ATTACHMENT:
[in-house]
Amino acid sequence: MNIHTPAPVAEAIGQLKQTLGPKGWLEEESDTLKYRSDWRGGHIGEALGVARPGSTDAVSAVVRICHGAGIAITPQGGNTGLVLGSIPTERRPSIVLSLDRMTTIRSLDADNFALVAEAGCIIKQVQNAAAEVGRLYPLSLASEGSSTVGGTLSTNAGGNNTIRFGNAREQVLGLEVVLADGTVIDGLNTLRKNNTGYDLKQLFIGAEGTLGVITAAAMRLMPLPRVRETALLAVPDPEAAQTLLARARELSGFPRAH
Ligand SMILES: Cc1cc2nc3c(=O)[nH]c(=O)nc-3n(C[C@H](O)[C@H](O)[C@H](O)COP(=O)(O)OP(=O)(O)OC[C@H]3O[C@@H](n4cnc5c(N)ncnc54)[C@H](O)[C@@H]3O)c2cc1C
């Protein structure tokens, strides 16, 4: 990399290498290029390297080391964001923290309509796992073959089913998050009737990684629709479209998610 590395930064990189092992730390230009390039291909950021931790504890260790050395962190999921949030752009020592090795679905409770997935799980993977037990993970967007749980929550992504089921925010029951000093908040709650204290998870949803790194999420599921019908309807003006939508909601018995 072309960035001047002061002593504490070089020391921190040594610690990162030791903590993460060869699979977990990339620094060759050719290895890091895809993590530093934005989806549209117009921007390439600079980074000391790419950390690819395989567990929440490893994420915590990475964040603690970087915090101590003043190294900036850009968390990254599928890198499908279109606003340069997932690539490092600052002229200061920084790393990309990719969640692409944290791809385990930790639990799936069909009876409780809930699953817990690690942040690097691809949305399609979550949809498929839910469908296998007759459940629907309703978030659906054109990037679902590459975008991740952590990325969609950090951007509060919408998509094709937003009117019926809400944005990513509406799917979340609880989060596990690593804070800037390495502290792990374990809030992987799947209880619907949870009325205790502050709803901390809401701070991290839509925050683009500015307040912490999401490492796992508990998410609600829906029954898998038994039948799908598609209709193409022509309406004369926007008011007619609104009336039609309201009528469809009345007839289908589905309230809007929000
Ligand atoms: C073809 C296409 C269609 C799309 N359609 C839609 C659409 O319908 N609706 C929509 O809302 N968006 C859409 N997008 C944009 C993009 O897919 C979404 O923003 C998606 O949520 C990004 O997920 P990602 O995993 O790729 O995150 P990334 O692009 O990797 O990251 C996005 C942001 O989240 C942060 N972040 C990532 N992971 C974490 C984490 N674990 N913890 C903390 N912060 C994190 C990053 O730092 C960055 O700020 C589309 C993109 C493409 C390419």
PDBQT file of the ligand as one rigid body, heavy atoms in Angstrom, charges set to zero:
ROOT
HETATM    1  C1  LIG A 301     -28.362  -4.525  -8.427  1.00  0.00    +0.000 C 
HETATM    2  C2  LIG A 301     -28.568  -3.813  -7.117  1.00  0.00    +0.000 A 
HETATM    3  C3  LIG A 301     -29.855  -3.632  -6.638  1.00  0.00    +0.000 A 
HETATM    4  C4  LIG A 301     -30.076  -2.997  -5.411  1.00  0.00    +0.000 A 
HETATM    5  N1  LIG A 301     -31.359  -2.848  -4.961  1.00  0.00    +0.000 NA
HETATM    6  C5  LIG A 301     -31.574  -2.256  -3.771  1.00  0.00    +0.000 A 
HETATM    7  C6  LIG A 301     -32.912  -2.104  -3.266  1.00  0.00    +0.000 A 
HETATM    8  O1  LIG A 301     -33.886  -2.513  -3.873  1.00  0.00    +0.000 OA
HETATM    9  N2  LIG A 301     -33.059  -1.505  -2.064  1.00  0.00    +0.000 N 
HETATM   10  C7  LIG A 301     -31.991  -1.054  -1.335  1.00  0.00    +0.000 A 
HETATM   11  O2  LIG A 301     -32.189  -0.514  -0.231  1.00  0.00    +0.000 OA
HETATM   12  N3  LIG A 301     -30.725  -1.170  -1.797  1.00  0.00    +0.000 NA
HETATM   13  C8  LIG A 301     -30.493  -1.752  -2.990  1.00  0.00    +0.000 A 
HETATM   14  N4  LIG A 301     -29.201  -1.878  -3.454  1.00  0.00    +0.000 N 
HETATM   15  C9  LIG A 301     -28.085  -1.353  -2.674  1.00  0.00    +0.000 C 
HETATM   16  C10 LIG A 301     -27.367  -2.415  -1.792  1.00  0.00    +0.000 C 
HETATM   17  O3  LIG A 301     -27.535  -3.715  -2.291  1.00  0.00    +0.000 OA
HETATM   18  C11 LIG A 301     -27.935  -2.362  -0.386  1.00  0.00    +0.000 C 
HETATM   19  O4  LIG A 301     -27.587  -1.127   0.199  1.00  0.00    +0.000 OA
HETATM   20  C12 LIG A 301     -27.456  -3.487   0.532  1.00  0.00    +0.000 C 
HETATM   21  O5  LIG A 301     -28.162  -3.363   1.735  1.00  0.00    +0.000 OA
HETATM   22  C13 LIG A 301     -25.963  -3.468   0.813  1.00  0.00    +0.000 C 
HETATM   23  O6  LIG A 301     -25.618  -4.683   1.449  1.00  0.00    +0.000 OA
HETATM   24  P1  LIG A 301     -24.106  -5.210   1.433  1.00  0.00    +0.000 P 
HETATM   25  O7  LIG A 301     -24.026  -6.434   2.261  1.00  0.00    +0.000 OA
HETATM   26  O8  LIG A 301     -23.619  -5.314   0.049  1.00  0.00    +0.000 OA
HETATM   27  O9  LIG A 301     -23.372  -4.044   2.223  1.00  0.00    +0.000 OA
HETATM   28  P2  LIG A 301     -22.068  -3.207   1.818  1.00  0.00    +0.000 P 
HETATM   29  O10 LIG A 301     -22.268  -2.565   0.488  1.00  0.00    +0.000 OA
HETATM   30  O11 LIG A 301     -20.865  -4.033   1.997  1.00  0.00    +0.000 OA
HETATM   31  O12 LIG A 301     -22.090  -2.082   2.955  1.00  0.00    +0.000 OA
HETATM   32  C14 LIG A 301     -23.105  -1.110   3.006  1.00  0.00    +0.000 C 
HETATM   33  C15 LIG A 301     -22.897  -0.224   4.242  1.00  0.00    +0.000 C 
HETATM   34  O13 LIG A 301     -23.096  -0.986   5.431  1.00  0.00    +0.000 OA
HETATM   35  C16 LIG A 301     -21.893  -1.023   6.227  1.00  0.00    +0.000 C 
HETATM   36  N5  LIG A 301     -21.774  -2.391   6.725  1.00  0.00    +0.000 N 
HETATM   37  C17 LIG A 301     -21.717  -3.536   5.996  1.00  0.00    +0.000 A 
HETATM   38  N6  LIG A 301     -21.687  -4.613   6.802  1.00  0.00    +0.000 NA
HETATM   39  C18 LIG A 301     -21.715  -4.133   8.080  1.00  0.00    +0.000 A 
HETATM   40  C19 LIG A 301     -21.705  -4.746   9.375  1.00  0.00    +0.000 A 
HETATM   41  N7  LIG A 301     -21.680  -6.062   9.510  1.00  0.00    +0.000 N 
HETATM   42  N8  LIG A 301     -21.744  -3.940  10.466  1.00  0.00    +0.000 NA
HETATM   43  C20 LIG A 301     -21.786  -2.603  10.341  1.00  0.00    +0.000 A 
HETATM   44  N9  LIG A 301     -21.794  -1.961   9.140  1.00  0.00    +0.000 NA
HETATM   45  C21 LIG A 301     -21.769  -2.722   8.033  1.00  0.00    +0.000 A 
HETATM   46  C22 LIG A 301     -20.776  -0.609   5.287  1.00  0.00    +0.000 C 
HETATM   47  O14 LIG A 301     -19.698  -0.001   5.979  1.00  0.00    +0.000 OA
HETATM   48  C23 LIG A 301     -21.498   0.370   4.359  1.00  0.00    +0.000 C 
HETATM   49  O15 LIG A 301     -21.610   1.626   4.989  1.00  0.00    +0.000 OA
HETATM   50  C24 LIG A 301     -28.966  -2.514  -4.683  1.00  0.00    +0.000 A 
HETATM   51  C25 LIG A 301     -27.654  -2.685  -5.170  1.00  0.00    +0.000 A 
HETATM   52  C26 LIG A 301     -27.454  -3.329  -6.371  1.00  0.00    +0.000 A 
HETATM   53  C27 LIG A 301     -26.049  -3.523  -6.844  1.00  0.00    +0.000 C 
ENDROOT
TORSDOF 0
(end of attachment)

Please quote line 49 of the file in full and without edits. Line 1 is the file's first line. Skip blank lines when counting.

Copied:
HETATM   42  N8  LIG A 301     -21.744  -3.940  10.466  1.00  0.00    +0.000 NA